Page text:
20 January 2020 (closed)
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Fuel demand in Indonesia already reached 1.6 million barrels per day (bpd). However, oil refining capacity only stands around 1.1 million bpd, implying that 43 percent of fuel consumption in Indonesia needs to be imported from abroad. Oil refining capacity today is roughly the same as it was 15 years ago, meaning that there has been limited progress in development of Indonesia's downstream oil industry. Without adding refining capacity, Indonesia is on track to become the world's largest fuel importer within the next decade.
Indonesia currently has six oil refineries, all operated by the nation's state-owned energy company Pertamina. Pertamina CEO Dwi Soetjipto, who was recently removed, continuously emphasized the need to boost investment in Indonesia's downstream oil industry. Stagnating investment is reflected by the fact that Pertamina has not built a new oil refinery in the last quarter of a century. It is often mentioned that Indonesia should take an example of Singapore where oil refinery capacity stands at 1.5 million bpd, while domestic fuel demand is only around 150,000 bpd.
It should also make investment into Indonesia's upstream oil sector more attractive when the crude oil output can be processed domestically. The reason why Indonesia whole oil industry has more-or-less been in a state of decline over the past two decades is due to a lack of investment in oil exploration. Weak investment in this sector is generally attributed to tough bureaucracy and an unclear and uncertain regulatory and legal framework.
Provided the construction of two new oil refineries - one in Bontang (East Kalimantan) and one in Tuban (East Java) - is completed by 2023 (each good for 600,000 bpd) then Indonesia's total installed oil refining capacity will touch around 2 million bpd in the same year. However, this will most likely not be enough to meet domestic demand. Earlier, I Gusti Nyoman Wiratmaja, Director General of Oil & Gas at Indonesia's Energy and Mineral Resources Ministry, predicts that the Indonesian people will consume 2.6 million bpd of fuel by 2025. Despite the continuous need for fuel imports, the need to import crude oil (required to be processed in the refineries) remains as well, and thus will continue to put pressure on the trade balance (and rupiah exchange rate).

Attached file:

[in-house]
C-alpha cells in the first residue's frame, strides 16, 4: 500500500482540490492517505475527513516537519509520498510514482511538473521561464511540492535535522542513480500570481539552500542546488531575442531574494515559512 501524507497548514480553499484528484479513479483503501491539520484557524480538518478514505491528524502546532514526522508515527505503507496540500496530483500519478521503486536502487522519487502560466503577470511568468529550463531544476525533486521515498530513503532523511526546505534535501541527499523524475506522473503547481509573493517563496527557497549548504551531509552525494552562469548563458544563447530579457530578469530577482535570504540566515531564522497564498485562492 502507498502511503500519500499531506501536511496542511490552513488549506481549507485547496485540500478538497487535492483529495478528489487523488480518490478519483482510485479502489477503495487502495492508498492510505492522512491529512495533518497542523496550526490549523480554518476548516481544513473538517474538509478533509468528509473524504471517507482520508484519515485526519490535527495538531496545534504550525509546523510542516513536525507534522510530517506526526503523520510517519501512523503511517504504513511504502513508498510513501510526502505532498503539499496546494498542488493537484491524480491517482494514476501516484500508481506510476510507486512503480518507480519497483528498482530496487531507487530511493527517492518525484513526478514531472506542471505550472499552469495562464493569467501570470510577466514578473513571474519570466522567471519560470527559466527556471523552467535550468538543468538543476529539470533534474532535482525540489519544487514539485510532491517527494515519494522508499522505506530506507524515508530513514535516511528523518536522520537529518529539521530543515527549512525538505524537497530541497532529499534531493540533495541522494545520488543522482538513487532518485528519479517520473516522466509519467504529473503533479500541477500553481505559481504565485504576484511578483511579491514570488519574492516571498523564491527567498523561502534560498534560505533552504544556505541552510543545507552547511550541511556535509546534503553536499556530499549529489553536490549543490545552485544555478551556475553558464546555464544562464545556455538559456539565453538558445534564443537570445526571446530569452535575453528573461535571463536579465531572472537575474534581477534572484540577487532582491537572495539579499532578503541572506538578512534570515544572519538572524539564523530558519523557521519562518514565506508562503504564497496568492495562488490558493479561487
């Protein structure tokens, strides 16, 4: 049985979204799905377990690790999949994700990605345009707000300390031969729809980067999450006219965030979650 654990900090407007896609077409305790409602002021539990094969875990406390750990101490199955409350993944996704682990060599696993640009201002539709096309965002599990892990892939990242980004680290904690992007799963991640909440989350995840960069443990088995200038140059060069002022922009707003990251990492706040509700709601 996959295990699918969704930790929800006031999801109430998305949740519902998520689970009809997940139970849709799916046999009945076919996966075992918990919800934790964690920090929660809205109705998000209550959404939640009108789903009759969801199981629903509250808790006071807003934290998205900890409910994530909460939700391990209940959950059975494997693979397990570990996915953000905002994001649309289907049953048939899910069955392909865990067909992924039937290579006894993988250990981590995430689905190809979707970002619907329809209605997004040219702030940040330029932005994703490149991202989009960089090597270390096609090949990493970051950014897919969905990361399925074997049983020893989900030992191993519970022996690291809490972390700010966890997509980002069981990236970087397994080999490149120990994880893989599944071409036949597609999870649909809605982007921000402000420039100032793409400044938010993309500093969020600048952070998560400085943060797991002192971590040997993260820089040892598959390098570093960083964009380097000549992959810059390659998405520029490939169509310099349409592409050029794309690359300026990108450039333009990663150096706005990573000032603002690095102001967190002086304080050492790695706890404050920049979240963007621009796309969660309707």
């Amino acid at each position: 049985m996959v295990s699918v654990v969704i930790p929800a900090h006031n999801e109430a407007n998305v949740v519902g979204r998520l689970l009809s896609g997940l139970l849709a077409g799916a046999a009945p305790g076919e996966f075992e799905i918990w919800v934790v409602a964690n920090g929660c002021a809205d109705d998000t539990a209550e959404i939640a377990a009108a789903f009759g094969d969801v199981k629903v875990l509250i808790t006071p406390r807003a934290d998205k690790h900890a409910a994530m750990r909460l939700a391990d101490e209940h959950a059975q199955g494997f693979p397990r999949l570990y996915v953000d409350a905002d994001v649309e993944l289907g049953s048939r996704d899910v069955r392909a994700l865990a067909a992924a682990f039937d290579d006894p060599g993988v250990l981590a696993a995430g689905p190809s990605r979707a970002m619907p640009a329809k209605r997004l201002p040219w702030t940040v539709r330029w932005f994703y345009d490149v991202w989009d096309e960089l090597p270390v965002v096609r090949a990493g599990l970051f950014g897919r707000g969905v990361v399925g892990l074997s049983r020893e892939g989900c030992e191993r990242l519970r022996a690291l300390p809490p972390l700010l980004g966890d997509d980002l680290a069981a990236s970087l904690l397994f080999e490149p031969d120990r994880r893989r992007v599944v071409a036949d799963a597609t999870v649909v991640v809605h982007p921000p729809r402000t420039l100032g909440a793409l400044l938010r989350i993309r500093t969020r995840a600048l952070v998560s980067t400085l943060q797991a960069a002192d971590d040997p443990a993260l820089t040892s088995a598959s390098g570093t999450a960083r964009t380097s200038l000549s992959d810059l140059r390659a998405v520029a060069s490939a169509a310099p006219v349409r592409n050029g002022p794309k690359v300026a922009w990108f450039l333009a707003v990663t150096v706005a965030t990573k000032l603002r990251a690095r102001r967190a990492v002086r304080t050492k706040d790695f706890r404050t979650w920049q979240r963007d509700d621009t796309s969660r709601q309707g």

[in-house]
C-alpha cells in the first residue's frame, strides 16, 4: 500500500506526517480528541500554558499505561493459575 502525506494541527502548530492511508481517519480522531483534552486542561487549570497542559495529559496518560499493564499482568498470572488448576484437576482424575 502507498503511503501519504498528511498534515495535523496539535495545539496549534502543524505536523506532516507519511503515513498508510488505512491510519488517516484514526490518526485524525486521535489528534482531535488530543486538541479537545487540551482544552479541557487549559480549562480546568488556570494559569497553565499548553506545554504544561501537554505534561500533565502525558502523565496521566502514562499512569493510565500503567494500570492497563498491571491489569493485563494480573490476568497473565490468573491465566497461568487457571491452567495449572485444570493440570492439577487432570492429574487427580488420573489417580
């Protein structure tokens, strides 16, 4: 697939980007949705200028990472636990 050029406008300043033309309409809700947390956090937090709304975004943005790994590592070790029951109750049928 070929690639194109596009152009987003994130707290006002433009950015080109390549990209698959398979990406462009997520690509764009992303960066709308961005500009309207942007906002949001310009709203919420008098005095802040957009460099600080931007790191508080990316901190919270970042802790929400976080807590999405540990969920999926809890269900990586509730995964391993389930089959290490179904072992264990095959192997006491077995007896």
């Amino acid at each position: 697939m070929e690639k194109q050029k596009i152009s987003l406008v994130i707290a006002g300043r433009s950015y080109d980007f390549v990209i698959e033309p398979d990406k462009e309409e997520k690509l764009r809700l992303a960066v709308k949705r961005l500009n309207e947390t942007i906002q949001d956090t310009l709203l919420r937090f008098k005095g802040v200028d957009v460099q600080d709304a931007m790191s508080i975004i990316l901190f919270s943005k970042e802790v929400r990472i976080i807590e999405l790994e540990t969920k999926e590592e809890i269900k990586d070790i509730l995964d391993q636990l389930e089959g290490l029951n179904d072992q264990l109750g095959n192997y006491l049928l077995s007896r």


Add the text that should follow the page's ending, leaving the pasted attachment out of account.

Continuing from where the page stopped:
Meanwhile, the existing six oil refineries of Pertamina are also scheduled to get a facelift (expanding their refining capacity). However, this will require big investment and that is what makes Pertamina eager to seek foreign partners. There is, however, a big advantage for Pertamina to have a well developed downstream segment within the company's business structure as it is also eager to acquire oil fields abroad. Former Pertamina CEO Soetjipto said it makes it easier to win tenders abroad because Pertamina has plenty of refining capacity. The state-owned company plans to boost oil production to 438,000 bpd in 2017, with most of the growth expected to originate from acquisitions in Russia, Iran, and Iraq.
Pertamina's Oil Refinery Capacity:
Source: Investor Daily
Foreign investors for refining is impossible because maintenance and operation of a refinery requires skilled labor and experience ; Indonesia does not have the people to run and repair the equipment properly.
Pertamina refineries has never joined the world rating system for refineries because they are afraid to see how their refineries compare to world standards.